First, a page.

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Beal Hands Up

Front View: Closed Rear View: Closed
Front View: Closed Rear View: Closed
Front View: Open for Rigging Rear View: Open for Rigging
Front View: Open for Rigging Rear View: Open for Rigging

Technical Details

I acquired my Beal Hands Up from Expé-Spelemat in 2016.

The Beal Hands Up is a right-handed ascender. Mine is 234 mm. tall, 105 mm. wide, 29 mm. thick, and weighs 271 g.

The shell is a tall irregular shaped stamping made from 4 mm. aluminum alloy sheet metal. A 16 mm. wide rope channel is formed in the upper portion of one side and a smaller cam channel lies opposite the first. A hole drilled through both sides of the cam channel accepts a 5 mm. rivet. The cam and cam spring are mounted on this rivet. The handle below the cam has a soft black "rubbery" hand grip molded into place. An irregular 20 mm. by 29 mm. sling attachment hole is punched below the handle opening. A 15.7 mm. by 20 mm. oval hole punched through the rope channel provides an attachment point just above the cam. The shell has a stamped reinforcing rib that runs from the top of the handgrip over and down the front strap. There is a stamped cam stop. A black plastic piece riveted to the top of the shell provides a flat surface for placing a hand above the ascender.

The cam is a plated steel casting. The cam radius increases from 34 to 52 mm. over an angle of 37°, giving a 33° cam angle. The cam has number of small conical radial teeth. The tooth pattern is (3.4)(1S1.2S2)^2(3.2.1)(BB) where "BB" stands for two bars.

A stamped spring-loaded manual safety is riveted to the cam toe. A pin with a ball end is riveted to the cam to provide for thumbing the safety open. The normal action of the spring holds the safety against the cam. When the cam is opened, the shell interferes with the safety, thus preventing opening the cam. If the safety is moved away from the cam (opposing the spring), it will clear the shell and the cam will open. At full open the safety can be released and the spring will hold the safety against the back of the shell. This provides a means of locking the cam open.

The front of ascender is printed with an up-pointing arrow and "HANDS UP." The rear is printed with the Beal logo, "EN 567:2013," "¤ Ø  8-13  mm," "100 kg," "IdN : 0520 05 16," a book-with-an-"i" icon, and "CE0120."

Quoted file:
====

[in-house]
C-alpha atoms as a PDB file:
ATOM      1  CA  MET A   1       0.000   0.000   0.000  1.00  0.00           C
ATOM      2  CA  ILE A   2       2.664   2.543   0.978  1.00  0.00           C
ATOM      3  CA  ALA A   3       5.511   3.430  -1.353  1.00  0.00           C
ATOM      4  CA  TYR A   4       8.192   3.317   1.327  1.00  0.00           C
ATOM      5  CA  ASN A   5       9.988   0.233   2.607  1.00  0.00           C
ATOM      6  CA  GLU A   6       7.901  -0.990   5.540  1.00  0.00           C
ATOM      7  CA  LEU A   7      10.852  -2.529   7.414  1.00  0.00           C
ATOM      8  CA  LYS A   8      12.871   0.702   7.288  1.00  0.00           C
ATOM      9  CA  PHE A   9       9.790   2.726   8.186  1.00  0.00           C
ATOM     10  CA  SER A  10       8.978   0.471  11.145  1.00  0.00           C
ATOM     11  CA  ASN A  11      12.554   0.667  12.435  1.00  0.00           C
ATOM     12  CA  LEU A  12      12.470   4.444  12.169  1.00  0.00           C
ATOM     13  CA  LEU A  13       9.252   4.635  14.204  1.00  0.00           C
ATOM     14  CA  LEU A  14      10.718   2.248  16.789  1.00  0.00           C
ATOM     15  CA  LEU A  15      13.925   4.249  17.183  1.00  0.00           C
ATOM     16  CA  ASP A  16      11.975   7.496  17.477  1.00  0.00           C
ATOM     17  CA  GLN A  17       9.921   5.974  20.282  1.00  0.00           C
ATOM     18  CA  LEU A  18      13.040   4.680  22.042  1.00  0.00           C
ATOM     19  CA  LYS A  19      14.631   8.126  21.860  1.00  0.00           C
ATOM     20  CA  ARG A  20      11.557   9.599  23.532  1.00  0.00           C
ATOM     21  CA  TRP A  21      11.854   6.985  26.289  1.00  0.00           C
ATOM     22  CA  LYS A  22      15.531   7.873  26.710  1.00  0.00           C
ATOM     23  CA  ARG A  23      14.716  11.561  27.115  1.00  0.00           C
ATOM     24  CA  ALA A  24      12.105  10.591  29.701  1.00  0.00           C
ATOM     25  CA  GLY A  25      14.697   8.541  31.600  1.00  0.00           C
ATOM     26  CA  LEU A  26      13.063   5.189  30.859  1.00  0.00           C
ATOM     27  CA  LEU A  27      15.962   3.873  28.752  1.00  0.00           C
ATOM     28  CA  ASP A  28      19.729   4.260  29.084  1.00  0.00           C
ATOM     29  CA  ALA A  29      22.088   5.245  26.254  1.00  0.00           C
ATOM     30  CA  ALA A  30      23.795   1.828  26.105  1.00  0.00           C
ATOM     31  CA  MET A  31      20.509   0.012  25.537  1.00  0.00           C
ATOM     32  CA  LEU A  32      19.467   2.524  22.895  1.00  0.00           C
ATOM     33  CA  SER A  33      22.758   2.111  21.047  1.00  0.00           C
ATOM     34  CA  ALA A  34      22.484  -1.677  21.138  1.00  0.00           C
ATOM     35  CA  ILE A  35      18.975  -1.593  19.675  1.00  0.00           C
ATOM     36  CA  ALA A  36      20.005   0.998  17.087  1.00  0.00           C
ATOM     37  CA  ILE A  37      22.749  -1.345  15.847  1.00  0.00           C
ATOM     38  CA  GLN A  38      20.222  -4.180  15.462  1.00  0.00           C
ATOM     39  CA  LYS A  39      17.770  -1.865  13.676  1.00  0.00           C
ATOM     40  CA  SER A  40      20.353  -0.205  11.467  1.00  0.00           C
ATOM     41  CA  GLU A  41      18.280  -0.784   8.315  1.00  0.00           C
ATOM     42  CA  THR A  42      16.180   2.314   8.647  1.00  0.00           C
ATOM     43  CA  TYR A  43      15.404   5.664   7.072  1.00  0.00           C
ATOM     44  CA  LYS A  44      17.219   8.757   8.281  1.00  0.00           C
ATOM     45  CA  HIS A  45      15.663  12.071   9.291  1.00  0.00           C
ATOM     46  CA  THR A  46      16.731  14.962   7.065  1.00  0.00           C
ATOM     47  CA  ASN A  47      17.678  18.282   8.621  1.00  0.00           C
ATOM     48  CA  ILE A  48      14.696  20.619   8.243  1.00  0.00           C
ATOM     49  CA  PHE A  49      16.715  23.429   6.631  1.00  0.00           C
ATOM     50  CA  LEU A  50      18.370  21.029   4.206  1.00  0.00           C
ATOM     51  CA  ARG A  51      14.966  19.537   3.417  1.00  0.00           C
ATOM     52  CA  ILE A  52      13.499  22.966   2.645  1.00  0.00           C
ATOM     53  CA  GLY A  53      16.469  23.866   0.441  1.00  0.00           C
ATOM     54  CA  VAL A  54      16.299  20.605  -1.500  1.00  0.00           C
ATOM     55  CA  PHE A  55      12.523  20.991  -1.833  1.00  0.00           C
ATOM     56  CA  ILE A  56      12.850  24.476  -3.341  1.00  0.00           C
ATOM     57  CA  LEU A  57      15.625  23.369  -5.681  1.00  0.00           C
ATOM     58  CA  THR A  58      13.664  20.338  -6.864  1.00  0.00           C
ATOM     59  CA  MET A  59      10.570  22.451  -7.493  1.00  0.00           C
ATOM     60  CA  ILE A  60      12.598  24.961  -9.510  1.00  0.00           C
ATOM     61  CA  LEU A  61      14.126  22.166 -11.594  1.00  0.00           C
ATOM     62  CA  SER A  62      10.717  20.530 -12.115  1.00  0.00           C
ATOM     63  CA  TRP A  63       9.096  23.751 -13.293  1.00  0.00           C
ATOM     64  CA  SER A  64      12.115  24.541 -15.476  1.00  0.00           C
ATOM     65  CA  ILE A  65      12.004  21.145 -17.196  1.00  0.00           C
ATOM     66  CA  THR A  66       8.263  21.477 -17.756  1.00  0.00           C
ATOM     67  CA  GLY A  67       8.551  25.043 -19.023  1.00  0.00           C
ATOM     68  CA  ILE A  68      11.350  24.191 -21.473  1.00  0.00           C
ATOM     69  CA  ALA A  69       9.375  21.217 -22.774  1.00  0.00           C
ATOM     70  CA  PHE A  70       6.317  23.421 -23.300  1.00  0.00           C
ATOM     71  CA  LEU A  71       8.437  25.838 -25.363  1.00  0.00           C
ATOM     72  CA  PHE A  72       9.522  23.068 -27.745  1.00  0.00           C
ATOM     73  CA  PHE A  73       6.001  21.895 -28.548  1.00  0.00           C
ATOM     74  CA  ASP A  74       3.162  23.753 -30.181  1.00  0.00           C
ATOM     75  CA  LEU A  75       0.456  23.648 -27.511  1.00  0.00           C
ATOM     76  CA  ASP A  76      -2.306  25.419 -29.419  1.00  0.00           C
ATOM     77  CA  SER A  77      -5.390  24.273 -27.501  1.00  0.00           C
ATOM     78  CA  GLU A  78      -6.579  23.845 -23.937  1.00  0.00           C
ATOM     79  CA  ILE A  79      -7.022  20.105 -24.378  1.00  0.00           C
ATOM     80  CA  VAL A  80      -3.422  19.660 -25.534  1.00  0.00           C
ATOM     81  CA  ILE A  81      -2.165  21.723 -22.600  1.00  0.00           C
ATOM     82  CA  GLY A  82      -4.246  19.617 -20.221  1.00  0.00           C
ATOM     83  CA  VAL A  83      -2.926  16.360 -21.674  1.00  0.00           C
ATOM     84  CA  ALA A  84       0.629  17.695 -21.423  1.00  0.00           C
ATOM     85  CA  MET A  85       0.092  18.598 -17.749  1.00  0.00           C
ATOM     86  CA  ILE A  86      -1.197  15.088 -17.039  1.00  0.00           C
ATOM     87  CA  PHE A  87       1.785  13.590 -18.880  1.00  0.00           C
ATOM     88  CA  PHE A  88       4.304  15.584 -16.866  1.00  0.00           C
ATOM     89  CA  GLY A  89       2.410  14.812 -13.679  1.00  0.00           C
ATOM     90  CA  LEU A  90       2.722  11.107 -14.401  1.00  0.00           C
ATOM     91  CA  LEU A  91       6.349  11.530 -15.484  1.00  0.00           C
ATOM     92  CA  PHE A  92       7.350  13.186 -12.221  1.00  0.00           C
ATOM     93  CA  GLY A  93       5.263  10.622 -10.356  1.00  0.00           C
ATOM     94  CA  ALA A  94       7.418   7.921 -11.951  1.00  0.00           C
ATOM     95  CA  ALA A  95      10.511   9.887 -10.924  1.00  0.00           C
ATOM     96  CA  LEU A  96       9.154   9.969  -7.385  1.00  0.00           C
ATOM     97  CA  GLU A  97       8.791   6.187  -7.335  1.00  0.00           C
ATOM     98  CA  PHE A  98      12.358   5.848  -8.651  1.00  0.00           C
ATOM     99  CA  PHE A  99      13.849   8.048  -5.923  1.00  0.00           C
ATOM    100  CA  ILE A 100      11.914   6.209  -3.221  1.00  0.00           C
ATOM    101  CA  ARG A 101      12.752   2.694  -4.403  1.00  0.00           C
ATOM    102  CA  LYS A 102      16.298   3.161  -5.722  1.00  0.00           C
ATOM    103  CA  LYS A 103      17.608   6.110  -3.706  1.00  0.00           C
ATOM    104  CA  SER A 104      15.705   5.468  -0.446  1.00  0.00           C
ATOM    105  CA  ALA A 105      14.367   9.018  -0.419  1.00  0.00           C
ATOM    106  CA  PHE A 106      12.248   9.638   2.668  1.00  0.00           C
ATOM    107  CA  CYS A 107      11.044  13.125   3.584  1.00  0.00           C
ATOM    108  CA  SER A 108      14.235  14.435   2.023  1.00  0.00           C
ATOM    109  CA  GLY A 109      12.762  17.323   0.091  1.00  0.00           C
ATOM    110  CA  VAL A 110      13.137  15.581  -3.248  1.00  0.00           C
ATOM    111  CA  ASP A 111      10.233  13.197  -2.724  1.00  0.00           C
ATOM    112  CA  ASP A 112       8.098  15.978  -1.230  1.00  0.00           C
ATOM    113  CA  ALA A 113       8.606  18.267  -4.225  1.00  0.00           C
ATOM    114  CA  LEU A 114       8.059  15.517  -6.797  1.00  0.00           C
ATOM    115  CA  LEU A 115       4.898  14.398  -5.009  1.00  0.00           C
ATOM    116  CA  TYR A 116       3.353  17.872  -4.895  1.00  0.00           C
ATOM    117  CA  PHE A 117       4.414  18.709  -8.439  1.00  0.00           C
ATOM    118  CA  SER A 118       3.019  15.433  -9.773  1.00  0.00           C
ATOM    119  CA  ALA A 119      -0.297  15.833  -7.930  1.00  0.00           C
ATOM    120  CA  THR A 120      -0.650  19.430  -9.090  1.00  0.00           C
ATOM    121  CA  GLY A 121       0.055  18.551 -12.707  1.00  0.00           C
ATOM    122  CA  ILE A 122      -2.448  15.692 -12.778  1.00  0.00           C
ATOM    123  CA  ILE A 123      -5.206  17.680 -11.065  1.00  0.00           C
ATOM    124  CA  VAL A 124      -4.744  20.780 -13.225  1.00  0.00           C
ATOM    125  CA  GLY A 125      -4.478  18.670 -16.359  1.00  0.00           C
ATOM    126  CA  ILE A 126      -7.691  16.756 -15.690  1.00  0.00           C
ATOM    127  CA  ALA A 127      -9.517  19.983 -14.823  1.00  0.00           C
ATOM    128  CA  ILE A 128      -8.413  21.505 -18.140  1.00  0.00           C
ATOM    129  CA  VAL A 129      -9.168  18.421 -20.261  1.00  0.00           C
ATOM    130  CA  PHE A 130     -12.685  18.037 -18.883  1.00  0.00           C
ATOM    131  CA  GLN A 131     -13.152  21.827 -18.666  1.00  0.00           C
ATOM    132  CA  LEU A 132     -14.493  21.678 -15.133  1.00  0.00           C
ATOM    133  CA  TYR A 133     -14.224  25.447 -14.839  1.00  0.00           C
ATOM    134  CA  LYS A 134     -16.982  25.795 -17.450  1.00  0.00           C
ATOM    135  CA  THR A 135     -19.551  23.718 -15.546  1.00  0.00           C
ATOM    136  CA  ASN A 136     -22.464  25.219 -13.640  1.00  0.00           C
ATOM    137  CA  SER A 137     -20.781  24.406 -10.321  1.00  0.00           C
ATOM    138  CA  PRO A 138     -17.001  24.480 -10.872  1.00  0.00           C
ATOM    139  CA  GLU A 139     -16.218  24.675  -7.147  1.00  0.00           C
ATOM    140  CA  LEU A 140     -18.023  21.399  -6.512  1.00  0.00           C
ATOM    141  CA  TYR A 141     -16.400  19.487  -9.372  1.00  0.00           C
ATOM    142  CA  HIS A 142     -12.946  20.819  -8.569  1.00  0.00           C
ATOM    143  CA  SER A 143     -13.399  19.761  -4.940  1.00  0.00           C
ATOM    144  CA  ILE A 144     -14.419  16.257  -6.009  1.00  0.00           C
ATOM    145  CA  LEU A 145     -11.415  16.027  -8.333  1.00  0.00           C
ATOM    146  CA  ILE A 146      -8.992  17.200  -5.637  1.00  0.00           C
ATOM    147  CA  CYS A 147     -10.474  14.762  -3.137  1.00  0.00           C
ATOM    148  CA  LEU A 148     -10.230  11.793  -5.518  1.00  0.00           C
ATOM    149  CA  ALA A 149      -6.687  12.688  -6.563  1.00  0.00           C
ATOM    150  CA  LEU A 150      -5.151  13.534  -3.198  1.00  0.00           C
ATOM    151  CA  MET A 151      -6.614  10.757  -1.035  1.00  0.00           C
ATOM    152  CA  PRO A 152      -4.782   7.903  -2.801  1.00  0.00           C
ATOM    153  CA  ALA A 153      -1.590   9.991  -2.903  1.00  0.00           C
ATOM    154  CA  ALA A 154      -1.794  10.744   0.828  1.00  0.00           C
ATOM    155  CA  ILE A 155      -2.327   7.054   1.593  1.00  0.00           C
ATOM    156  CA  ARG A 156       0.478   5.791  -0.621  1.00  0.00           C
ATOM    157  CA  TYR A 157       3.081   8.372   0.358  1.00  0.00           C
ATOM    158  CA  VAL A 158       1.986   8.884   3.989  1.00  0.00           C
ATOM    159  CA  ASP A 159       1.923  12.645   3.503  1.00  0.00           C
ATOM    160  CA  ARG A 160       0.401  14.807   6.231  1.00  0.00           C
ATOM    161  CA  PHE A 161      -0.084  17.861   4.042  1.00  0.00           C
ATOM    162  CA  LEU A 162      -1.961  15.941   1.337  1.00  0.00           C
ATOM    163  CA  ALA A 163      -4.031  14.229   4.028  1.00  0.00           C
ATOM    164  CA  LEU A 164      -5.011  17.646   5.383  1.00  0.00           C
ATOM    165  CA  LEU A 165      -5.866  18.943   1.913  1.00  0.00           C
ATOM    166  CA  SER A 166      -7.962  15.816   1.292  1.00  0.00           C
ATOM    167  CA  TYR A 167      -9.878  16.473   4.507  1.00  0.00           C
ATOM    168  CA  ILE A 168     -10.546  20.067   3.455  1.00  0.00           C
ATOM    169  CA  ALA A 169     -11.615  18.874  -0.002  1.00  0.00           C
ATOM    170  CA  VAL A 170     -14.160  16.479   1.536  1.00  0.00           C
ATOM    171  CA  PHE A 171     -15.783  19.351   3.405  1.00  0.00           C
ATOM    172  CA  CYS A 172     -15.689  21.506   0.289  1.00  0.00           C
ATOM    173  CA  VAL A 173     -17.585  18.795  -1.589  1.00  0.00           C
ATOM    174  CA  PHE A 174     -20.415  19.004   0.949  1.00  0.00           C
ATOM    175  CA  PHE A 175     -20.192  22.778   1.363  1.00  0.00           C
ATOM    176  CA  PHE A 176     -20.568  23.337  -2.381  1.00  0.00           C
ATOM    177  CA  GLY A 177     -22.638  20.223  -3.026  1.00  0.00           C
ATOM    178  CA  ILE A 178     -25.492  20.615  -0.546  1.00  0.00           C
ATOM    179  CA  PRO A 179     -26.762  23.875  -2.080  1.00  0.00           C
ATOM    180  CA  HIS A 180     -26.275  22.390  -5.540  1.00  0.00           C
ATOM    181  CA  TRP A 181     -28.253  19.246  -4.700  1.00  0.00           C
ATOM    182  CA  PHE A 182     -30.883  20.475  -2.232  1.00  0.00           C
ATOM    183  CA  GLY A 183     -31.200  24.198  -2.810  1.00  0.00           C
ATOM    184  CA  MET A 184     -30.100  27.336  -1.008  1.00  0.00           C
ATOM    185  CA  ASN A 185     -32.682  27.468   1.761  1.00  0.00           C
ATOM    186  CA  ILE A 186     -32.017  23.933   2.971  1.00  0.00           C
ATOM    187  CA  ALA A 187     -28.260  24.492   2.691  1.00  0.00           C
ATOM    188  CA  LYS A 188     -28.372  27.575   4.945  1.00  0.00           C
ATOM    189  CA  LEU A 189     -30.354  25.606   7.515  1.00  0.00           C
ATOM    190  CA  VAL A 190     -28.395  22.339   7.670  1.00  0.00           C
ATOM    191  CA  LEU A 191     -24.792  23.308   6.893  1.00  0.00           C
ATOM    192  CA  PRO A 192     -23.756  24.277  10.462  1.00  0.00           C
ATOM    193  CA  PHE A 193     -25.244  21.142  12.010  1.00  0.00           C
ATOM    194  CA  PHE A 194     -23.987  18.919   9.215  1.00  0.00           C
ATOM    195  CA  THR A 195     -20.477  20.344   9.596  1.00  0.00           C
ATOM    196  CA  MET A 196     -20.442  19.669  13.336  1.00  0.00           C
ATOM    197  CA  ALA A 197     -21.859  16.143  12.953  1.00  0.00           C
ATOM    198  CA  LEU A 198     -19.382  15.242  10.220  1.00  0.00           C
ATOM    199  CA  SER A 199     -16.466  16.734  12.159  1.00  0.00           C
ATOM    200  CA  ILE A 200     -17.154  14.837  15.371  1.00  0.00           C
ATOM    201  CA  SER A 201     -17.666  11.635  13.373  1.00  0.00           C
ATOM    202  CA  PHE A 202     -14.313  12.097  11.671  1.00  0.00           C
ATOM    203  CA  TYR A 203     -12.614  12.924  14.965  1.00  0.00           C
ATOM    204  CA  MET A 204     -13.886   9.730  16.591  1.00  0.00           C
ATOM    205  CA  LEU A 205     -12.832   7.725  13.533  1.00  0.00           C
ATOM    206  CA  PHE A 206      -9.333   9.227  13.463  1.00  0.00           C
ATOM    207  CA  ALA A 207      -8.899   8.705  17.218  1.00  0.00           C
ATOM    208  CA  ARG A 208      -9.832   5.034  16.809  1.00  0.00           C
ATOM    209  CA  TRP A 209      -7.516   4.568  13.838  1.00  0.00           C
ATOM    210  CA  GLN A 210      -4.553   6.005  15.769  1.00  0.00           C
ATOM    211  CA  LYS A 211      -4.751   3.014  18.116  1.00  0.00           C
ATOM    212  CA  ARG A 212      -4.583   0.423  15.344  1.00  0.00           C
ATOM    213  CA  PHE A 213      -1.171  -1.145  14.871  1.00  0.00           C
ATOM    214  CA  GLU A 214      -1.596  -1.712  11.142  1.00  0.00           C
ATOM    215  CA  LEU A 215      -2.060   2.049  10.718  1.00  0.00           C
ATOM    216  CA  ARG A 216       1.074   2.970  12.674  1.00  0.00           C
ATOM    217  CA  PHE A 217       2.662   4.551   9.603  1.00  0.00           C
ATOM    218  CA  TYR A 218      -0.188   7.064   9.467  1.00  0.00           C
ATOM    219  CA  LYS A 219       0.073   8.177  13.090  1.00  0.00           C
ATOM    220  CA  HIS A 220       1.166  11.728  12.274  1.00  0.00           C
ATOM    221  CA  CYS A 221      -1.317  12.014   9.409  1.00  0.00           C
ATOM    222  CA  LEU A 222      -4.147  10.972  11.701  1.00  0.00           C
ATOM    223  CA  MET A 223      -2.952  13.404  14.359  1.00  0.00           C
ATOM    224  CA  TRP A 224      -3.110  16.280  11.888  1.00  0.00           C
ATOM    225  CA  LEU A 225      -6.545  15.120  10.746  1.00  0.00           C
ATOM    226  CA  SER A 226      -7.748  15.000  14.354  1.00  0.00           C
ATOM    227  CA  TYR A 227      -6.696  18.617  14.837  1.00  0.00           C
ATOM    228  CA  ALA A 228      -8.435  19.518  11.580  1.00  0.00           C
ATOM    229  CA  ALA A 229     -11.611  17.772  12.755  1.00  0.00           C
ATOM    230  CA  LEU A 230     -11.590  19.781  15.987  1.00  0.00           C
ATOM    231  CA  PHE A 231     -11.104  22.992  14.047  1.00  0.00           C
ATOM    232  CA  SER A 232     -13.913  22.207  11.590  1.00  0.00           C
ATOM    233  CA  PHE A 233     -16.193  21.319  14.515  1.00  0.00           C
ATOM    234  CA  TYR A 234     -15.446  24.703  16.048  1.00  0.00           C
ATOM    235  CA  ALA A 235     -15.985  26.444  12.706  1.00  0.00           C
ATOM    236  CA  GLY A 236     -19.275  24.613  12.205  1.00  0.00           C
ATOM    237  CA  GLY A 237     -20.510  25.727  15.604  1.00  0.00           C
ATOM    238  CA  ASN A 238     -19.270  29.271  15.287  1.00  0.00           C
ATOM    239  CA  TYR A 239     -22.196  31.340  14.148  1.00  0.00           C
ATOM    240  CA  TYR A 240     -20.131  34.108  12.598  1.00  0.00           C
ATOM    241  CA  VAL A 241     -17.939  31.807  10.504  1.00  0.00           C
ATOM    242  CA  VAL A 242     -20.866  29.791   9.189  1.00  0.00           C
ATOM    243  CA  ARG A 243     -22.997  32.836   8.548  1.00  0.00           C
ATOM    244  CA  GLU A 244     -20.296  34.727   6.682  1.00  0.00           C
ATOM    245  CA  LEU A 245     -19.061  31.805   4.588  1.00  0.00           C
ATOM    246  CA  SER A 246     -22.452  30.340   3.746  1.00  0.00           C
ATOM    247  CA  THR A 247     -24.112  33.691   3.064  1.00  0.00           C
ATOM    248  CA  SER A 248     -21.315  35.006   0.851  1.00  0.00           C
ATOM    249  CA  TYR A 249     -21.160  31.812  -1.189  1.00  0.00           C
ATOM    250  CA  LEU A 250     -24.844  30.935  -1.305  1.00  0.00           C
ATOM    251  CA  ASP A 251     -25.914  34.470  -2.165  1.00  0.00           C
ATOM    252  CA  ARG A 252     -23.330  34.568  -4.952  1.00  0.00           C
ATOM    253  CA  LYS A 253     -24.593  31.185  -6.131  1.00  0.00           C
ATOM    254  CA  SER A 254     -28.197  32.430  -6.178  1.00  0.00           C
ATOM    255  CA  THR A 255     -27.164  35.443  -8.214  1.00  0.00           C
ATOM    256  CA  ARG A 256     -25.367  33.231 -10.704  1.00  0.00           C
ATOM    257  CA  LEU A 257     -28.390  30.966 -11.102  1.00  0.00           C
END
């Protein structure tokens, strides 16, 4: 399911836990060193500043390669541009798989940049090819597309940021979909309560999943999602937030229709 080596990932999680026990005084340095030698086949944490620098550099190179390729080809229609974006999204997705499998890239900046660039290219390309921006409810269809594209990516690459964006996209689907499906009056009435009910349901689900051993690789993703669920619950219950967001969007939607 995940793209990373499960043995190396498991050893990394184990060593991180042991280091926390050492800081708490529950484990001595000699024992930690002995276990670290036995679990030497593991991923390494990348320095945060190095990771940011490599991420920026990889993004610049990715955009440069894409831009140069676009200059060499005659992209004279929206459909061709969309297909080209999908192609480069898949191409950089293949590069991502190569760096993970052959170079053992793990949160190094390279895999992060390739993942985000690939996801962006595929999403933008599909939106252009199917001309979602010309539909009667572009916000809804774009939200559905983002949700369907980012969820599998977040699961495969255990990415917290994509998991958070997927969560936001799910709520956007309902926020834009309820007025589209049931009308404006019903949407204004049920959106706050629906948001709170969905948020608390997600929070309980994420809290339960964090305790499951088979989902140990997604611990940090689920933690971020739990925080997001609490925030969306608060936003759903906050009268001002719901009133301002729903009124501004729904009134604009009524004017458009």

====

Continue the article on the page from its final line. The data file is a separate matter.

The Beal Hands Up is rather strange-looking for a handled ascender. It is huge, being much taller than average, and the shape deviates from the common design in several ways.

The ascender well made. All sharp edges have been removed. The attachment points are not very well-rounded, but even if they were, I would consider their small radius too sharp for directly attaching sling ropes. They could probably be acceptably rounded for webbing, but considering the proximity of the attachment points to the main rope, I would recommend using a small maillon for most attachments in order to reduce the risk of sling abrasion. The lower attachment hole could theoretically have the same safety problems as the one on Clog Version A. The upper rope attachment hole is located very close to the main rope. A carabiner through the upper oval attachment hole will probably drag on the main line.

This ascender has the same pit lip disadvantage as the Clog and other stamped frame ascenders.

The safety is quite easy to use with the right hand.

The rubber handle is comfortable my large hands, but I don't climb by gripping ascenders at their handle. I think it is better to simply grasp the ascender from above and lift the ascender in the traditional manner. The plastic piece above the cam provides a flat surface for placing a hand above the ascender, possibly increasing user comfort.